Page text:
Leading on Fighting Poverty

Many hold dear to the Horatio Alger “rags to riches” story of how a poor child can make it in America. Through hard work, persistence, and a little bit of luck, anyone can get ahead.

While this myth might still stir dreams for some, the cold, hard truth of life in Charlotte today is that if you are born poor in Charlotte, you are likely to remain poor in Charlotte.

Many of us don’t want to believe this is true, but the inescapable reality of this situation was brought to light in exhaustive research and analysis in the recently released Charlotte-Mecklenburg Opportunity Task Force Report.

Charlotte tends to trap poor people in life situations that make climbing out of poverty extraordinarily difficult. We have pockets of highly concentrated poverty in a handful of zip codes (like 28208) where the likelihood of a poor child moving up the economic ladder of success is the lowest of any major city in the country.

So what do we do about it?

The Task Force report provides an excellent overview of the challenge, and gives us a road map for what we need to do as a united community to improve conditions for all of our citizens.

The very good news is that we do not need to start from scratch in conceiving or identifying programs that work. We already have proven interventions taking hold and flourishing in our community that we know make a difference in the lives of those with limited resources. If these programs are brought to scale they could make a big impact on the pervasive grip of poverty that leaves far too many of our families behind.

Consider Nurse-Family Partnership (NFP) and its impact in Charlotte.

NFP is an evidence-based, community health intervention program that we know transforms the lives of vulnerable, low-income mothers pregnant with their first child. NFP nurses make repeated visits into the homes of pregnant moms, bonding with the mother before their baby is born, and then staying with the family for two more years after the birth of the child.

When implemented with fidelity to the NFP model, pregnancy outcomes are better, we find improvements in child health and development, and over the long-term we discover that the economic self-sufficiency of the family is improved.

In addition, NFP actually saves the public money through reductions in spending on Medicaid, criminal justice programs, and many other government services.

Care Ring serves as the lead agency for NFP in the Charlotte region and the results of our work in our growing this program are many, including:

  • Nearly 90% of babies in our NFP program are born full-term
  • For those in our program there is a 70% reduction in the experience of violence (intimate partner physical violence) during pregnancy
  • There is a 31% reduction in maternal smoking during pregnancy

There are a host of additional positive, proven outcomes through NFP – including delaying second pregnancies until families are ready, preparing mom to return to school or work after birth, and much more.

Care Ring NFP has more than doubled the number of families served in recent years, now with a case load of over 200 families currently receiving this intensive intervention in Charlotte today.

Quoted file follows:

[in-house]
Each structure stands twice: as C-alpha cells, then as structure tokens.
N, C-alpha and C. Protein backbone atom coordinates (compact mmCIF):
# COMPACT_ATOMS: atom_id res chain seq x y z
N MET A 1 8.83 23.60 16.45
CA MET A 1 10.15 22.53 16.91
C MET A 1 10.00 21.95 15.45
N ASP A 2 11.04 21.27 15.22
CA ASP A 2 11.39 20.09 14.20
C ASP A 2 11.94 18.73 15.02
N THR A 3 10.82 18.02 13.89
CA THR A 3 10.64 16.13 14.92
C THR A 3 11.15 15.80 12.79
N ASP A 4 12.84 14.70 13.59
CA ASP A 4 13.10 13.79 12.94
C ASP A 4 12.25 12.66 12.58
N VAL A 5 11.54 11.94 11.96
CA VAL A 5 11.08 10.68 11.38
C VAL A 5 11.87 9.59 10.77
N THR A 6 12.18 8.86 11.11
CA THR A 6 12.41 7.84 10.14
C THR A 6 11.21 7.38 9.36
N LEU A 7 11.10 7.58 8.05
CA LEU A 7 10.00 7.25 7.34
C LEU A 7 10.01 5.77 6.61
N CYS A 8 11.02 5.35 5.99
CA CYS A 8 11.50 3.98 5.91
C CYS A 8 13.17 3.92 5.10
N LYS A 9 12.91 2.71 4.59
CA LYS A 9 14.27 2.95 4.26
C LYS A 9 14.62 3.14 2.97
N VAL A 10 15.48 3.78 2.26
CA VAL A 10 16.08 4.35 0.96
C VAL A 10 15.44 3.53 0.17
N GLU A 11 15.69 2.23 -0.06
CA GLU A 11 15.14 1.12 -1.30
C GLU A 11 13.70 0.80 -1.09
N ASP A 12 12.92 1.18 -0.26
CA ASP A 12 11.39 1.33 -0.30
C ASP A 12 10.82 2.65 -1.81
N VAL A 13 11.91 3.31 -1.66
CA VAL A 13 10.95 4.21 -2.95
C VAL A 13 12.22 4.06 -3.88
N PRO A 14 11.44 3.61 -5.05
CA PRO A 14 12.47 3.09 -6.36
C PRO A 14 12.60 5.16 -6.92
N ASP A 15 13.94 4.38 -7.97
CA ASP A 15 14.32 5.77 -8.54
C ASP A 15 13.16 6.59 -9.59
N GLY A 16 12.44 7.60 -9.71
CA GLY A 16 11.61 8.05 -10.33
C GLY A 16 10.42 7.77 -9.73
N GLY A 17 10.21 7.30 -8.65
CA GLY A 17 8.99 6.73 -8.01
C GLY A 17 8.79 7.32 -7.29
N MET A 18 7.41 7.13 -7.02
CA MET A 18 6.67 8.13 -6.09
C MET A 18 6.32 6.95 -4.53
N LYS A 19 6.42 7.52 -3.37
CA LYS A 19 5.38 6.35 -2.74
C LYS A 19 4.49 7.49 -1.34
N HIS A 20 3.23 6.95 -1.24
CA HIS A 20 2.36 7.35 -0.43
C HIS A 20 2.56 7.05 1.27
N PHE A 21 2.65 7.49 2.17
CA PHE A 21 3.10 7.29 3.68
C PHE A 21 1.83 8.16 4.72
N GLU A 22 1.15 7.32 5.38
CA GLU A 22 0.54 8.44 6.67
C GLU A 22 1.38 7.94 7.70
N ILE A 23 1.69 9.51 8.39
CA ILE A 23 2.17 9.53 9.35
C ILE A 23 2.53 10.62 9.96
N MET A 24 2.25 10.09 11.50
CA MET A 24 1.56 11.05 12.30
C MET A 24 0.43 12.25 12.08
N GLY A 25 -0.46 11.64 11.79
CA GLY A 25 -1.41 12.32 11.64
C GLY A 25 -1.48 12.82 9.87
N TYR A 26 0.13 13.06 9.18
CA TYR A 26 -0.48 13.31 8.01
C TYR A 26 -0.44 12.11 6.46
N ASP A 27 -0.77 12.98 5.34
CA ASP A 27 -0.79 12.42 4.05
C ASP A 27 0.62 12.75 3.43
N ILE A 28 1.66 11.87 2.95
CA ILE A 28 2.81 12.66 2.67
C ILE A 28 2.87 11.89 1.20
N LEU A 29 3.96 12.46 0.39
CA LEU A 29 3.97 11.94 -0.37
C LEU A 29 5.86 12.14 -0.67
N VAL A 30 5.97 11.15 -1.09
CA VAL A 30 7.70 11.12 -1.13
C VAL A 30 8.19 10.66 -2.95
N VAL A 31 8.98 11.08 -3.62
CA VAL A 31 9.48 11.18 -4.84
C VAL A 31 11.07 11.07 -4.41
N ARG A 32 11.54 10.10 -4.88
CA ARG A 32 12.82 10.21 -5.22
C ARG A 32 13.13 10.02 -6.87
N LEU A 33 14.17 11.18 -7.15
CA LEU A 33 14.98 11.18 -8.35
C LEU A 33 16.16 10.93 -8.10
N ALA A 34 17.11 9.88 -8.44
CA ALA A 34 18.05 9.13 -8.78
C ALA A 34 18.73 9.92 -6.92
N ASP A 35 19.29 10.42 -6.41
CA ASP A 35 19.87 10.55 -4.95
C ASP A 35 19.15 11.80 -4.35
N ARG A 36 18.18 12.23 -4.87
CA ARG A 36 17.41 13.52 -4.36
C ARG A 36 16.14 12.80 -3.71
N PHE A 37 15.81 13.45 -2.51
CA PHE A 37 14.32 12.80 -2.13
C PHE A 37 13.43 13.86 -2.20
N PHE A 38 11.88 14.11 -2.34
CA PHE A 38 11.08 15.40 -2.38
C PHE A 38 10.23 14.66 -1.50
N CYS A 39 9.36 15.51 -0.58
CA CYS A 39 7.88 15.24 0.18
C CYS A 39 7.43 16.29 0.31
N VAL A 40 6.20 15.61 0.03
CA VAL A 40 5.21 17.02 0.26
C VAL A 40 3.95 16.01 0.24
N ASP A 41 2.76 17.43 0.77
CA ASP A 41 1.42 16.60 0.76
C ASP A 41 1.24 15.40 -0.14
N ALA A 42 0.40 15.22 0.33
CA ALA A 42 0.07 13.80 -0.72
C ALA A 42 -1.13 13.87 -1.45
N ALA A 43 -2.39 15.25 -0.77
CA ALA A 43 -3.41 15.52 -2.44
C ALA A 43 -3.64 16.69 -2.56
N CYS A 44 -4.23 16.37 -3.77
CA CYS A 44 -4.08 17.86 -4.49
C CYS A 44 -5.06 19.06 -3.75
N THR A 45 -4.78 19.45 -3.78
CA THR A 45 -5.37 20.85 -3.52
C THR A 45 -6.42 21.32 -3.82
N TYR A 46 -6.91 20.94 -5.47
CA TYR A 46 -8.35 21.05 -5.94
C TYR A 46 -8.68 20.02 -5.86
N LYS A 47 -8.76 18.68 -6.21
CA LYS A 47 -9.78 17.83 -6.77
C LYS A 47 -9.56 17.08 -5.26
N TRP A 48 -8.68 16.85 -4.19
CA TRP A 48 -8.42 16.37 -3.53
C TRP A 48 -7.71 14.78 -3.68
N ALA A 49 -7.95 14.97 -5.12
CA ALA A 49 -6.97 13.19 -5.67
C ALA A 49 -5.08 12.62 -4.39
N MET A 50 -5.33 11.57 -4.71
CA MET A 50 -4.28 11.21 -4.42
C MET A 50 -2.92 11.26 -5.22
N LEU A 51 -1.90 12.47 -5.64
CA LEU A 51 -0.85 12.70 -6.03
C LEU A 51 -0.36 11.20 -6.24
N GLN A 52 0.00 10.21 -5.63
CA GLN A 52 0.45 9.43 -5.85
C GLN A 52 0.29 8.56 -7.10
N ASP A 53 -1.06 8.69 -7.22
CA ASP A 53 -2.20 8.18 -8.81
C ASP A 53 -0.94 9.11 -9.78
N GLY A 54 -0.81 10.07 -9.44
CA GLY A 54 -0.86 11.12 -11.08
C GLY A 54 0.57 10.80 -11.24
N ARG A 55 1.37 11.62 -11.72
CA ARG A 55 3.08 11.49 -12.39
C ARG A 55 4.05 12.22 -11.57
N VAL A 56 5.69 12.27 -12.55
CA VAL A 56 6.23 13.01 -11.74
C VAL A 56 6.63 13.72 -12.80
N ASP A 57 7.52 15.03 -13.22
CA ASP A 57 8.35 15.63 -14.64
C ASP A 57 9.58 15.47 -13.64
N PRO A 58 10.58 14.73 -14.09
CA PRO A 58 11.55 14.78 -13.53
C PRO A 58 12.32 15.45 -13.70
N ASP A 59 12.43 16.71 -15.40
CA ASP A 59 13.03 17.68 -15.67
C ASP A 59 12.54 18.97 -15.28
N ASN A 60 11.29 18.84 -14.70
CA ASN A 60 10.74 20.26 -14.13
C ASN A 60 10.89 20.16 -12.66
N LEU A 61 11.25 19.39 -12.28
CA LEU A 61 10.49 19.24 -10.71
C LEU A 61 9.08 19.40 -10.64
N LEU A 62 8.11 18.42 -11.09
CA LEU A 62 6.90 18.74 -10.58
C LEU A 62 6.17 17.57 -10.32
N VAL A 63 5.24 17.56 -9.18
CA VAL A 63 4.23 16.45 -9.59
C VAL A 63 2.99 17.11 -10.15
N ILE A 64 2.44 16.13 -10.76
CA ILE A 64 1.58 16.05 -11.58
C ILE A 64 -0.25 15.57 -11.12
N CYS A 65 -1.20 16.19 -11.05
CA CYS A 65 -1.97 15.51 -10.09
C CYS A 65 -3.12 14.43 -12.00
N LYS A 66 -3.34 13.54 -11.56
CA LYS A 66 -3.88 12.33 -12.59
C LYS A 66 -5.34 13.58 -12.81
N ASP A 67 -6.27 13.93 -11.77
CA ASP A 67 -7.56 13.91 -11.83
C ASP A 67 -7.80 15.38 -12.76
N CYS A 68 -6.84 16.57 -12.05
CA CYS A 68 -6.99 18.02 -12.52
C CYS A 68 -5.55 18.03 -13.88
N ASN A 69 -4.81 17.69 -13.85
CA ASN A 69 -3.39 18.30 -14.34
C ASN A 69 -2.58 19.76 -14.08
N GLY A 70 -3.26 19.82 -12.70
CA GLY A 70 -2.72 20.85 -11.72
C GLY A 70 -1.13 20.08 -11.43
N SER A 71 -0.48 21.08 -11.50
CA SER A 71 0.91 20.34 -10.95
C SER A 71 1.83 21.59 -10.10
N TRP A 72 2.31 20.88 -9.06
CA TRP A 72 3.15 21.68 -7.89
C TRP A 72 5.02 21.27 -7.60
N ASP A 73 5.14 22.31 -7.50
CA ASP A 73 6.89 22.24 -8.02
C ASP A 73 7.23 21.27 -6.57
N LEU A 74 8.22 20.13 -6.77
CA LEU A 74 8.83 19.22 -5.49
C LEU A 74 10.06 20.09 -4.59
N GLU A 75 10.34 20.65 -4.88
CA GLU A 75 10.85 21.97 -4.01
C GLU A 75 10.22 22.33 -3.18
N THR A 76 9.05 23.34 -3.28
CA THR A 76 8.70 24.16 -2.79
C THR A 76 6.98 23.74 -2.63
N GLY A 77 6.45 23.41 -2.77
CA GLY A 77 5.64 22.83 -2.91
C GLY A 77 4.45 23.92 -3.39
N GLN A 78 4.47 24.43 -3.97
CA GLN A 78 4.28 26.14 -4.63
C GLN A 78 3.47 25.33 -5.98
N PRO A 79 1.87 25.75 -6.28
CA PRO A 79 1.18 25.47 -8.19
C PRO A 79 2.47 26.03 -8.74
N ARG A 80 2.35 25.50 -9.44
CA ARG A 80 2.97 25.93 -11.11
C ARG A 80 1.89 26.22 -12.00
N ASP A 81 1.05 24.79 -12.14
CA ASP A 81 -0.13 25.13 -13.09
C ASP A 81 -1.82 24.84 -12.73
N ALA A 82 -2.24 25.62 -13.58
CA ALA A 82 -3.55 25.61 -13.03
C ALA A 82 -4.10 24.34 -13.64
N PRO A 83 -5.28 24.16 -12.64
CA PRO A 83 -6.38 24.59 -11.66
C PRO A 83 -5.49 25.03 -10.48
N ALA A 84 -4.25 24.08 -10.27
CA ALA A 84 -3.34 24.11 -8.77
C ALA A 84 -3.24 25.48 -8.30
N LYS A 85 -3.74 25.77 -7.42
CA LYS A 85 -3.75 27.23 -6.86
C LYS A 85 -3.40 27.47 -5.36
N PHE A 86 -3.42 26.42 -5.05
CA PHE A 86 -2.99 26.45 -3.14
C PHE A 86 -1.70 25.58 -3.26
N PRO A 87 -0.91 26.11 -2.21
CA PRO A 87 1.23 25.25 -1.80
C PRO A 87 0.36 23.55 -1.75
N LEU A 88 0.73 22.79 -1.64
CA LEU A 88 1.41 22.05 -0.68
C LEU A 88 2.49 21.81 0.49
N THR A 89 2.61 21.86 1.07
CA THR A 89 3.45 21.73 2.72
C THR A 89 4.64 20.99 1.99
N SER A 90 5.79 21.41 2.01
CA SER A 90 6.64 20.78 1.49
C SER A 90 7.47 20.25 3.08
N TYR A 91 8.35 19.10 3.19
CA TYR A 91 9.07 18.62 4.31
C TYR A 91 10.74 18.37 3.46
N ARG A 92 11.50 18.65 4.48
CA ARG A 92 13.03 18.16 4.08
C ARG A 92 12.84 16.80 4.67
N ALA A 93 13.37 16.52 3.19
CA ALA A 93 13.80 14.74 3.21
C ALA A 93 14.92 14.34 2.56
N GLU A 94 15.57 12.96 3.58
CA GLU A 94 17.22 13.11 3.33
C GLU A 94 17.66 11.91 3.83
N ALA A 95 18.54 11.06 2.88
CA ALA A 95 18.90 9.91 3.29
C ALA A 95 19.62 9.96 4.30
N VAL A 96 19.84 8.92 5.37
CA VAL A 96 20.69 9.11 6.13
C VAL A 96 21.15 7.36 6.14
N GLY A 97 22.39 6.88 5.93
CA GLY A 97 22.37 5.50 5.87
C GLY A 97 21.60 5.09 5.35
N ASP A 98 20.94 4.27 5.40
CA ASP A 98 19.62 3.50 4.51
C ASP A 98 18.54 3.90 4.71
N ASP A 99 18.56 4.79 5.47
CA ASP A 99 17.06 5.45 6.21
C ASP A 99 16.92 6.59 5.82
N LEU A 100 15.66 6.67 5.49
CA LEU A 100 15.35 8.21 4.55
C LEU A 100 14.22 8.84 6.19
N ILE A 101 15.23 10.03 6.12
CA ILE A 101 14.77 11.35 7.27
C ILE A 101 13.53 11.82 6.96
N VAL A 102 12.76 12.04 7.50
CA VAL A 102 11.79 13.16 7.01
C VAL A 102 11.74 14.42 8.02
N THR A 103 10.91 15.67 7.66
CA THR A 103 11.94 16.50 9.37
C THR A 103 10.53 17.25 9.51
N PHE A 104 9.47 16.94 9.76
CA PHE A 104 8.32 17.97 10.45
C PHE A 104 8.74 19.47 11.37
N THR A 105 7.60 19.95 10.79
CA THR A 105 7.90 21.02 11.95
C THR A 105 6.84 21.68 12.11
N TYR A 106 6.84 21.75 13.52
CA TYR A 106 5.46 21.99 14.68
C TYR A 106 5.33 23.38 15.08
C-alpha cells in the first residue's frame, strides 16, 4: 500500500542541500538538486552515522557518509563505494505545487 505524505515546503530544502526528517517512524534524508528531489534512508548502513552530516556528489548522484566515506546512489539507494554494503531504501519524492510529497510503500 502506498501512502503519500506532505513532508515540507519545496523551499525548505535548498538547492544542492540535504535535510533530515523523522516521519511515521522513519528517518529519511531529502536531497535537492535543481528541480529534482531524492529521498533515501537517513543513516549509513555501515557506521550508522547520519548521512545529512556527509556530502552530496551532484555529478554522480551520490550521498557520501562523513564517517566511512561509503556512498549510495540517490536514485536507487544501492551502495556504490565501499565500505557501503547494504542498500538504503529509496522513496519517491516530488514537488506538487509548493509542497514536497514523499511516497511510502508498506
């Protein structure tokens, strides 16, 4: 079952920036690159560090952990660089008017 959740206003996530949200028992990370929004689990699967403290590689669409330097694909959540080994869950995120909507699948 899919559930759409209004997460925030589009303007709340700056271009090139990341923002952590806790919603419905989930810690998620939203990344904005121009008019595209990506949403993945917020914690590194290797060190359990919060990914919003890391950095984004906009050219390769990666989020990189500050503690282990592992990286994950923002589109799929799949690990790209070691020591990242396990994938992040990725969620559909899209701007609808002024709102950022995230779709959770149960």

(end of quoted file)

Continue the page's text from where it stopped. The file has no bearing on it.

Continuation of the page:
So many groups and individuals have been central to providing Care Ring NFP the opportunity to drive these outcomes forward. From early investments from entrepreneurs like Social Venture Partners – Charlotte, to long-time support from the United Way of Central Carolinas, Duke Endowment, the Kate B. Reynolds Charitable Trust, Blue Cross and Blue Shield of North Carolina, Sisters of Mercy of North Carolina, Mecklenburg County, Smart Start of Mecklenburg County and many others, Care Ring NFP is directly addressing and improving Charlotte’s economic mobility challenge.

The demand for NFP from new moms who would be eligible for this program is increasing, and the very good news is that this demand is occurring just as the full weight of the Task Force recommendations are coming out.

We are ready to dramatically grow NFP in Charlotte and excited about the potential of bringing this proven poverty-fighting program to more families. We know how to successfully operate the program, we have the staff and infrastructure in place to support expansion, and we are poised to partner with others across Mecklenburg County to bring NFP to more families.

We are currently formalizing new alliances to expand NFP’s reach through partnerships with major health systems like Novant Health. The North Carolina General Assembly – with strong support from Republicans and Democrats – recognizes the power of NFP and continues to invest in its growth, and we are eager to expand our partnership with the state to reach more families.

Improving birth outcomes for all children and their mothers is one of the Task Force’s central strategies, and a call to pursue additional funding for evidence-based programs like NFP is a specific recommendation.

Bravo to the Task Force!

With additional funding we can reach more families in neighborhoods with high concentrations of poverty, giving more families hope through the proven poverty-fighting power of NFP.

This work is hard and the days ahead will by no means be easy, especially for those living in Charlotte’s high poverty zip codes. But through wise investments in programs like NFP we can begin to reverse the negative impact that intergenerational poverty has on the lives of far too many in Charlotte.

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